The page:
The medical field especially has been integrating science/health communication training in their programming as doctor-patient communication is a part of everyday health practice. Organizations such as The Alan Alda Center for Communicating Sciences provide training for scientists and health professionals through improv and empathy training and many universities offer courses in health communication to their students. Additionally, science communication researchers have also been collaborating with policy-makers to address public health issues, as lately also witnessed in the case of COVID.
In 2021, SciComm is using new technology to involve the audience in storytelling. Two such technologies are AR and VR. Augmented reality (AR), like an Instagram filter, is a more affordable way to help the audience engage with the world around them, because it uses a device they already have in their pocket, says Wes Della Volla, Founder & Connector-of-Dots at Meridian Treehouse. For example, National Geographic’s Spark AR allows you to see yourself as a climber on Mount Everest. On the other hand, virtual reality (VR) can take you out of your world, and to a place you have never been. That would need a headset and a deeper immersion in the new environment, such as The Hydrous’ IMMERSE VR.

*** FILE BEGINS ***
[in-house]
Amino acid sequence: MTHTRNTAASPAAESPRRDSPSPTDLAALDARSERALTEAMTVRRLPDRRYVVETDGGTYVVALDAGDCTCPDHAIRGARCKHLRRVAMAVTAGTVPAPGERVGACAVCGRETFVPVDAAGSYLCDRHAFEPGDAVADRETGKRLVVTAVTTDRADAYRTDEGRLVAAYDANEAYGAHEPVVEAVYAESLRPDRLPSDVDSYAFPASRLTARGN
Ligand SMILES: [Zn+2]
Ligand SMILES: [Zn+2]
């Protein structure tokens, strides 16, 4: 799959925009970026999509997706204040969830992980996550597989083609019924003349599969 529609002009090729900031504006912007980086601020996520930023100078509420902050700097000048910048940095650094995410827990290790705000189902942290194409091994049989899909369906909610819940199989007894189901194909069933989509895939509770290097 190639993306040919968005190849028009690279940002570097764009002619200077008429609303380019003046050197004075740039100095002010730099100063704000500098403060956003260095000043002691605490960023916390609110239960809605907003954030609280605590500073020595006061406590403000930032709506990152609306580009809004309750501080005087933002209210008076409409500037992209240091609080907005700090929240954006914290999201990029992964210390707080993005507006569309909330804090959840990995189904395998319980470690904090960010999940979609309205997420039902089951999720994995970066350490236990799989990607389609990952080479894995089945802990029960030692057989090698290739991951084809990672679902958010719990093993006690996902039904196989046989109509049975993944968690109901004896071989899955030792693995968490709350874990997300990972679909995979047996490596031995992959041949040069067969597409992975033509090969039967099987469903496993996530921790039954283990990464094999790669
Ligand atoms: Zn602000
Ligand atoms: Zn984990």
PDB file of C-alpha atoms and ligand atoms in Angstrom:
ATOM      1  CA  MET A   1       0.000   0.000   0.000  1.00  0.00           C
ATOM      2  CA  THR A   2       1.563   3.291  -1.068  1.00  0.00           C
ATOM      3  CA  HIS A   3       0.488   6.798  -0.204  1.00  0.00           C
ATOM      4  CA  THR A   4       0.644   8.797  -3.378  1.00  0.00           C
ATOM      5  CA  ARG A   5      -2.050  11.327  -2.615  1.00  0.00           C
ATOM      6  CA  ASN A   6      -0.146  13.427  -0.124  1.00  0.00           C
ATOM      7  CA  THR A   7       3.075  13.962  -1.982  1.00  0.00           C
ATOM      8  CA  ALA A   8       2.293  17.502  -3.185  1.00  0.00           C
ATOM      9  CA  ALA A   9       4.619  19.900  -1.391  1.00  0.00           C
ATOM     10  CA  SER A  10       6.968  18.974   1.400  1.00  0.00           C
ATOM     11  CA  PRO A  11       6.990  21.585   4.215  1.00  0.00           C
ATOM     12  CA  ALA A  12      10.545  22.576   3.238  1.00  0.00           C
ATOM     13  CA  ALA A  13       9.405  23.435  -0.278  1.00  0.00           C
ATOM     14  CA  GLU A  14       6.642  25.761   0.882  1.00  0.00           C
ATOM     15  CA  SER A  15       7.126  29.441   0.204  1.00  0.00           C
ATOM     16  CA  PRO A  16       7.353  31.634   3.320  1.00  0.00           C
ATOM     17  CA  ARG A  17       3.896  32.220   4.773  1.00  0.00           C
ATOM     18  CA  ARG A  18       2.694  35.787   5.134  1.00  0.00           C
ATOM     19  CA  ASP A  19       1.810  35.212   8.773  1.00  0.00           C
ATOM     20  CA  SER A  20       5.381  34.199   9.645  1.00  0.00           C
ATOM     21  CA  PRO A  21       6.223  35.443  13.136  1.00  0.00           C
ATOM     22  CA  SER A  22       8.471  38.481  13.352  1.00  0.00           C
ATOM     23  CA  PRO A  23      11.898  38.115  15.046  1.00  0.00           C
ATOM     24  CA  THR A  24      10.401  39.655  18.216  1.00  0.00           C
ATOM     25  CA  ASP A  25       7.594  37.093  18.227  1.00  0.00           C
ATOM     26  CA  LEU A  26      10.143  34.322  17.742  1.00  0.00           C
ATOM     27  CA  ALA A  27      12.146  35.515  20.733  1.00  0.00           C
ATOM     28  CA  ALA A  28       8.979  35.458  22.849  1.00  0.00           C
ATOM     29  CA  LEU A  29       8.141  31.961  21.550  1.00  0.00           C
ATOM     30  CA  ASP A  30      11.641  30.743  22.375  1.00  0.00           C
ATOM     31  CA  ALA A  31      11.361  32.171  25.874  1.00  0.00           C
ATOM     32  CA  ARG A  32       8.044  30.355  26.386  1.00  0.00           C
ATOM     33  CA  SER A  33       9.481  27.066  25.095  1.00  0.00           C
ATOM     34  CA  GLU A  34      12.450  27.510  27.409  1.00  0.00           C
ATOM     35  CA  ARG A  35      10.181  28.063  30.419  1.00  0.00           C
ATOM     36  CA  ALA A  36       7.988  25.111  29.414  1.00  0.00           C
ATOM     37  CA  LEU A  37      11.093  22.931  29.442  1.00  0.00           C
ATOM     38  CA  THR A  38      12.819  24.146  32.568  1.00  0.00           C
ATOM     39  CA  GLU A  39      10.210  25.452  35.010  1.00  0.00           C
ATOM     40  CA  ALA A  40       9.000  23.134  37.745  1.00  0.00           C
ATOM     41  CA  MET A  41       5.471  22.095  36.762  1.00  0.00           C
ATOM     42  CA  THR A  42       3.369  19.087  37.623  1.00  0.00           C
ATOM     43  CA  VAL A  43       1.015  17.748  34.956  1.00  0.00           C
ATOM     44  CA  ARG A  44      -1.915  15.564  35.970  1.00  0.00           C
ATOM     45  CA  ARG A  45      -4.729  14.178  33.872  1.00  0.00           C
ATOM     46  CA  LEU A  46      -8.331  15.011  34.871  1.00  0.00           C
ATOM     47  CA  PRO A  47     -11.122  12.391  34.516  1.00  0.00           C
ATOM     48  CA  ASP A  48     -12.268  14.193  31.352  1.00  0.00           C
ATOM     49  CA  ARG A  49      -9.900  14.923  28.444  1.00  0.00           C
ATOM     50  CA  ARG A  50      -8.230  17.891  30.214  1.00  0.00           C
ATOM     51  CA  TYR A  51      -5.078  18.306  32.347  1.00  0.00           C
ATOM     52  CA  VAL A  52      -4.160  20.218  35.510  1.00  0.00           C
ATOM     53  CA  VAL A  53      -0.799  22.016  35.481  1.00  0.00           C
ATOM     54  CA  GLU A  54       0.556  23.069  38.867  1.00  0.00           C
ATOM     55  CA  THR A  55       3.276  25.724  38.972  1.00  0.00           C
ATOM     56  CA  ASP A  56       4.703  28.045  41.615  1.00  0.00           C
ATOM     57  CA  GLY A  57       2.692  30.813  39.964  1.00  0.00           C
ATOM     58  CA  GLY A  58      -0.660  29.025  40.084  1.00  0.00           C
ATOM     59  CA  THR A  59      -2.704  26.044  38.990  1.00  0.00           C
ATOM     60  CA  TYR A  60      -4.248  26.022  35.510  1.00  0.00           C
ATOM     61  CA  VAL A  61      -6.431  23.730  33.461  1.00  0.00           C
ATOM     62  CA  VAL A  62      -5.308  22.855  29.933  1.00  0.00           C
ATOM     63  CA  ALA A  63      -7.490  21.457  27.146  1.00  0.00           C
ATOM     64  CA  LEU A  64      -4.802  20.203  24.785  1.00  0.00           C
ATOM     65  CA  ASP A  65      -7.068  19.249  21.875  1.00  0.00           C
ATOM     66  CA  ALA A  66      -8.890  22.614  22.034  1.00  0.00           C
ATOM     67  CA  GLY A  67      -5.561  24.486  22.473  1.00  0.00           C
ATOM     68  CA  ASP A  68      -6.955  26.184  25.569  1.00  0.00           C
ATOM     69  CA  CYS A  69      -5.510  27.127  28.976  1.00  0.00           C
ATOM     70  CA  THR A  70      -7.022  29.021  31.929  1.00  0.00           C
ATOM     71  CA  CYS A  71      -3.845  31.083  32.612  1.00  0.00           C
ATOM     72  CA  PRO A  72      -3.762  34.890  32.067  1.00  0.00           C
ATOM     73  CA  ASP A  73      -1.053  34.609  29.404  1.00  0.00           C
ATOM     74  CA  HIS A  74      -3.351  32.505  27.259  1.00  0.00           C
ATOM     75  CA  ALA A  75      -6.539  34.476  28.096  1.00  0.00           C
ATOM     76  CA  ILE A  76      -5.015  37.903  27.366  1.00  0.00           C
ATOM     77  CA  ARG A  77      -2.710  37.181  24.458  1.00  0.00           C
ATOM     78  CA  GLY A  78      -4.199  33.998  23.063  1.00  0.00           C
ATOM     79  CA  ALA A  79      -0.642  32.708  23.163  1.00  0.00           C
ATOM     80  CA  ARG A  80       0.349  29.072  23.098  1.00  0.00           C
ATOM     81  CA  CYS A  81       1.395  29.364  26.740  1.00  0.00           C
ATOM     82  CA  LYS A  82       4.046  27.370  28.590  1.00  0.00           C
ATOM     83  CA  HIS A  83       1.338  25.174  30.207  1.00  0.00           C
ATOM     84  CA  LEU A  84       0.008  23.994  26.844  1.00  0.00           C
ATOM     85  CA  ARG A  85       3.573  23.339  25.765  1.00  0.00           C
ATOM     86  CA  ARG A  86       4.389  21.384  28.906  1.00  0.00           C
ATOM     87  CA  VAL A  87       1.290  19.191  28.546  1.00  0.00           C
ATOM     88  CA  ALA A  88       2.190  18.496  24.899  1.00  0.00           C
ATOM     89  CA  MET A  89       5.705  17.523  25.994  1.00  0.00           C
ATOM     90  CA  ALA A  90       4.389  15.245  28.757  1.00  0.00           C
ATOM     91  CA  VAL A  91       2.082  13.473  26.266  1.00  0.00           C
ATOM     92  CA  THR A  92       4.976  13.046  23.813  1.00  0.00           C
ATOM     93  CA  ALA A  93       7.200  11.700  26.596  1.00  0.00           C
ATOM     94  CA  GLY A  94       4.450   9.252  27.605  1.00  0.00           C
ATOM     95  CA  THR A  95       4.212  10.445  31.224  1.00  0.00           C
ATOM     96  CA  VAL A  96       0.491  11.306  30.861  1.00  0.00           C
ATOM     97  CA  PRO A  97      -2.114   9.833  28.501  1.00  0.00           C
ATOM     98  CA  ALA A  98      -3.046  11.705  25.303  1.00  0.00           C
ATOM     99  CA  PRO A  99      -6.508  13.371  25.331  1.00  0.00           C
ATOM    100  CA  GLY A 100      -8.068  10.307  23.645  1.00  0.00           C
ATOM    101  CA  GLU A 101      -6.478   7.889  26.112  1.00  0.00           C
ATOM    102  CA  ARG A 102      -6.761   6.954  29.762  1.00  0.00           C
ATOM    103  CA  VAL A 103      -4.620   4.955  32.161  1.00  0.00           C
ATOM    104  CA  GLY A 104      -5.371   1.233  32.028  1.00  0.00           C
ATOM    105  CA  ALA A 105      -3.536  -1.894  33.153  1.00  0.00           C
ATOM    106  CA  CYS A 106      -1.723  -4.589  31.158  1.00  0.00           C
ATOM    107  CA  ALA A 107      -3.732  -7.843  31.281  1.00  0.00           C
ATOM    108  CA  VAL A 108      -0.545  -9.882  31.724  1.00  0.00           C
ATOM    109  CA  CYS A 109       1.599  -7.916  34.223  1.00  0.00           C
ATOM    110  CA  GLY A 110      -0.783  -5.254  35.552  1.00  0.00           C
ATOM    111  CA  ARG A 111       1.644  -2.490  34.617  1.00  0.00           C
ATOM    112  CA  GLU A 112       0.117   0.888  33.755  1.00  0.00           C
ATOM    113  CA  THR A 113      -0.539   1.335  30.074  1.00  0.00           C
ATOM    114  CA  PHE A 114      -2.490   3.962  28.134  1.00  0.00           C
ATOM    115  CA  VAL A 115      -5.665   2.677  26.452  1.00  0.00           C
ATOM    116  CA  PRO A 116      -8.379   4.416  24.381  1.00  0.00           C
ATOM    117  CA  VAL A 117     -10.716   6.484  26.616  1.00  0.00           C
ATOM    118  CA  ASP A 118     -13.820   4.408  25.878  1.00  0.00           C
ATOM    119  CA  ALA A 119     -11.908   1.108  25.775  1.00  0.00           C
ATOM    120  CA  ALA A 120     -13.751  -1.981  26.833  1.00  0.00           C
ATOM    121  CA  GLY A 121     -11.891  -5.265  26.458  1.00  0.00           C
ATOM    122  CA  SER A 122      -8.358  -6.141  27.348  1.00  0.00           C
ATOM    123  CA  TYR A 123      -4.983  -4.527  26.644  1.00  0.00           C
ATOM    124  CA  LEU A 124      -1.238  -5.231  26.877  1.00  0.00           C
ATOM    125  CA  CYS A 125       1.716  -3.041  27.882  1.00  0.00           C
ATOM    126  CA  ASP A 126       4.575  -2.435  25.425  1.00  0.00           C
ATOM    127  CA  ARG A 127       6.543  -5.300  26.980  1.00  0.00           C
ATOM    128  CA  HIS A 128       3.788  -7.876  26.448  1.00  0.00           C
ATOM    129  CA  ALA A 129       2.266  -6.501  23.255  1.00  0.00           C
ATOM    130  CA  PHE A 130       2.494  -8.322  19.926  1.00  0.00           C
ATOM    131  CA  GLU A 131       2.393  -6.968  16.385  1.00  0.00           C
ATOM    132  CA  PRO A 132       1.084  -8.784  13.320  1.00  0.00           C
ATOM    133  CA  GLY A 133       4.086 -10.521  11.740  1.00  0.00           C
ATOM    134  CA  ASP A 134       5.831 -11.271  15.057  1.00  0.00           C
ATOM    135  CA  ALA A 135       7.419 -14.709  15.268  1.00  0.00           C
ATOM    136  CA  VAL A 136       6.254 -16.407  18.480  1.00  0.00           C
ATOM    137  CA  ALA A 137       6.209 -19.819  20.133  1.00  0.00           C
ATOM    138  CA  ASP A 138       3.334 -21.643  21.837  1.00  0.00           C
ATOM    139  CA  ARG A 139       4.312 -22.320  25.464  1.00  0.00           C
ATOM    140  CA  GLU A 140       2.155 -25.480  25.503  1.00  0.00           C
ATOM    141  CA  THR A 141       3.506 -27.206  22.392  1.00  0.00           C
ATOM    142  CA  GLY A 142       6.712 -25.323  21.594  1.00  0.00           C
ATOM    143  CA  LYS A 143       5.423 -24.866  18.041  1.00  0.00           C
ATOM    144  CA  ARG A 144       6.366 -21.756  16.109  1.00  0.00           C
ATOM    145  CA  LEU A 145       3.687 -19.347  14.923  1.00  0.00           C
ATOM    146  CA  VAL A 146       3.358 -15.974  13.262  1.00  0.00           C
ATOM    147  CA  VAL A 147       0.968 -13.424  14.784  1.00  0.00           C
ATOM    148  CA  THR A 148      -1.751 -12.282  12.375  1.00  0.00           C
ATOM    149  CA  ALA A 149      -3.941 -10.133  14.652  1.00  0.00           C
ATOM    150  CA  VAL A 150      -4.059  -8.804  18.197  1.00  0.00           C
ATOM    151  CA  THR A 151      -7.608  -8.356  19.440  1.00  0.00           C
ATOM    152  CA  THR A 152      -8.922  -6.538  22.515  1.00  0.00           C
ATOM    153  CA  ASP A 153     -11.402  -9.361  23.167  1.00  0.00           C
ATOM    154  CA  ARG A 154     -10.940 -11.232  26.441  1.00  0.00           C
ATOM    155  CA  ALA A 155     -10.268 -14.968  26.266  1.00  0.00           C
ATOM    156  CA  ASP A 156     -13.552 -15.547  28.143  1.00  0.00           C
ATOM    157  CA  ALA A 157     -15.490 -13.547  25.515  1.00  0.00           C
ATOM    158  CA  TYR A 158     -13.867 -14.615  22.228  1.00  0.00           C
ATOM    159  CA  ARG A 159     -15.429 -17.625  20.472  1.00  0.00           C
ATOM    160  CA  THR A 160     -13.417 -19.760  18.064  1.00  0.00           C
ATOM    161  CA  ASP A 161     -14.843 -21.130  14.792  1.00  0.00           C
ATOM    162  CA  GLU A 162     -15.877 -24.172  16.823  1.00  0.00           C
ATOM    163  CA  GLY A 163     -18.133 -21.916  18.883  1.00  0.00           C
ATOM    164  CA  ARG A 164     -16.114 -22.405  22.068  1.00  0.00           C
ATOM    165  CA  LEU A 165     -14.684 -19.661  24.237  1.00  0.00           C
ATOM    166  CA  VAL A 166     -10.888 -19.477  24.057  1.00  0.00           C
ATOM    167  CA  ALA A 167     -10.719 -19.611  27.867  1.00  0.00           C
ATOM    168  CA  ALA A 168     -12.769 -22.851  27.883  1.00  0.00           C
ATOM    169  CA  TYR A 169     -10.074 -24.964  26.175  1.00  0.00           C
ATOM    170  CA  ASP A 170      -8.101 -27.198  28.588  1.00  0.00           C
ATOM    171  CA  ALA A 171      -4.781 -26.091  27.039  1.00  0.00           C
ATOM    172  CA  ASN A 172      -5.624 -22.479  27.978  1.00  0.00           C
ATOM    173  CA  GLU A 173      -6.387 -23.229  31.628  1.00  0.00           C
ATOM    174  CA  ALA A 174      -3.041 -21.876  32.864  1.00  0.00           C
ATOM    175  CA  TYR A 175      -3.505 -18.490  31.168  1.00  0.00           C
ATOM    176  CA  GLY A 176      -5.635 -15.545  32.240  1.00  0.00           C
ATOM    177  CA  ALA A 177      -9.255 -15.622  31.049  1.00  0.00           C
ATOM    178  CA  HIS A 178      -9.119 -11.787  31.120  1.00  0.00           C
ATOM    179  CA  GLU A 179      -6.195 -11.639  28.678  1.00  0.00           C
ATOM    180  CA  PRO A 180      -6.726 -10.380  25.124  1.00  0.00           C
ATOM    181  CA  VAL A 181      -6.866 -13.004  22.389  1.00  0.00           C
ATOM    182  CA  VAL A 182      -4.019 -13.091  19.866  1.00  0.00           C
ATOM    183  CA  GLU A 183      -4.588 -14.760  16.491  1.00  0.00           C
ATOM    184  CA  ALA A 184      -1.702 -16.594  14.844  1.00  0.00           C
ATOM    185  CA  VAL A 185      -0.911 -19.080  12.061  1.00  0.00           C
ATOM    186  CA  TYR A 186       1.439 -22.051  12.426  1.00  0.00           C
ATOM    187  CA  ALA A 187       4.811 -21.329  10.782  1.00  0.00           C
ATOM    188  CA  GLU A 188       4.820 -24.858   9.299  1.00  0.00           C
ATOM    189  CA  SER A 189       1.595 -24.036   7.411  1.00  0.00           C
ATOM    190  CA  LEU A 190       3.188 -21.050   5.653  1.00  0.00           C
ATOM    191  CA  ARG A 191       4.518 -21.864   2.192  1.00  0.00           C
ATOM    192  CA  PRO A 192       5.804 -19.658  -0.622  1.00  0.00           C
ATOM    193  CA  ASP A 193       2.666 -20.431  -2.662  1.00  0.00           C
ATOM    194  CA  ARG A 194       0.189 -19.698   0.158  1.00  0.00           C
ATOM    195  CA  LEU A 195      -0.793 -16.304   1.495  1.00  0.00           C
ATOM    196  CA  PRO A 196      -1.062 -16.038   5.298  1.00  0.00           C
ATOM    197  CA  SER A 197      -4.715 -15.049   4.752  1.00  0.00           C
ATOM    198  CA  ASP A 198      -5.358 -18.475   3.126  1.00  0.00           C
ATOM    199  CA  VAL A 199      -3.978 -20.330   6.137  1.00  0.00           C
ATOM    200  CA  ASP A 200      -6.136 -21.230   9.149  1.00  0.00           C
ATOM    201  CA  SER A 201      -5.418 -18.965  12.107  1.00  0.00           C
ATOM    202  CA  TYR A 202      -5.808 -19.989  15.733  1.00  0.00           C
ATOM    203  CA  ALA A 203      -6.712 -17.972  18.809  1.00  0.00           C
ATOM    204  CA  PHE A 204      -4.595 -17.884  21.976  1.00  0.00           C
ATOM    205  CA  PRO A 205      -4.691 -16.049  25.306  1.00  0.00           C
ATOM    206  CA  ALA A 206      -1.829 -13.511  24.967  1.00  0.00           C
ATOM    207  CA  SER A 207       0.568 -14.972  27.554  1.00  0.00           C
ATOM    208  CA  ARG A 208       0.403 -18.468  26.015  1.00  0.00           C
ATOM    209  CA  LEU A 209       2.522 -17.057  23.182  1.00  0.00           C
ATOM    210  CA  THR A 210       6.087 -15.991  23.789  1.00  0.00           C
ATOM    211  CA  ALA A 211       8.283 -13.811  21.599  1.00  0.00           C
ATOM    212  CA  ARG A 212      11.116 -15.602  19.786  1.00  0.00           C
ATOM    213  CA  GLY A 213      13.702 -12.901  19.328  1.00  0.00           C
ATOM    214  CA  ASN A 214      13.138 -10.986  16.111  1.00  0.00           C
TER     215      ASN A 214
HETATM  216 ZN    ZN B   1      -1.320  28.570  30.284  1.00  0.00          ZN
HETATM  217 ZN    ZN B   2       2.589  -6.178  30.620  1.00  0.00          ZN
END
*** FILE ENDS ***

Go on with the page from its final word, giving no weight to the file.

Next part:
A more participatory method of engagement in science are citizen science projects. One scientist can’t catalog a million pictures on their own, but a million people can, says Grace Wolf-Chase, co-creator of the Milky Way Project (MWP). While computers are great at many things, they are not so great at recognizing patterns. In the MWP, scientists needed human eyes to look at their thousands of pictures and classify what they see. Over 20,000 volunteers completed more than 4 million classifications over the lifetime of the Milky Way Project. Papers coming out of these projects acknowledge the volunteers, and in some cases even include them as coauthors. Even though citizen science projects have been in place since the 1950s—such as the 1956’s Operation Moonwatch work to observe and document satellites—these projects are now an integral part of modern day scientific research in fields from astronomy to cancer research.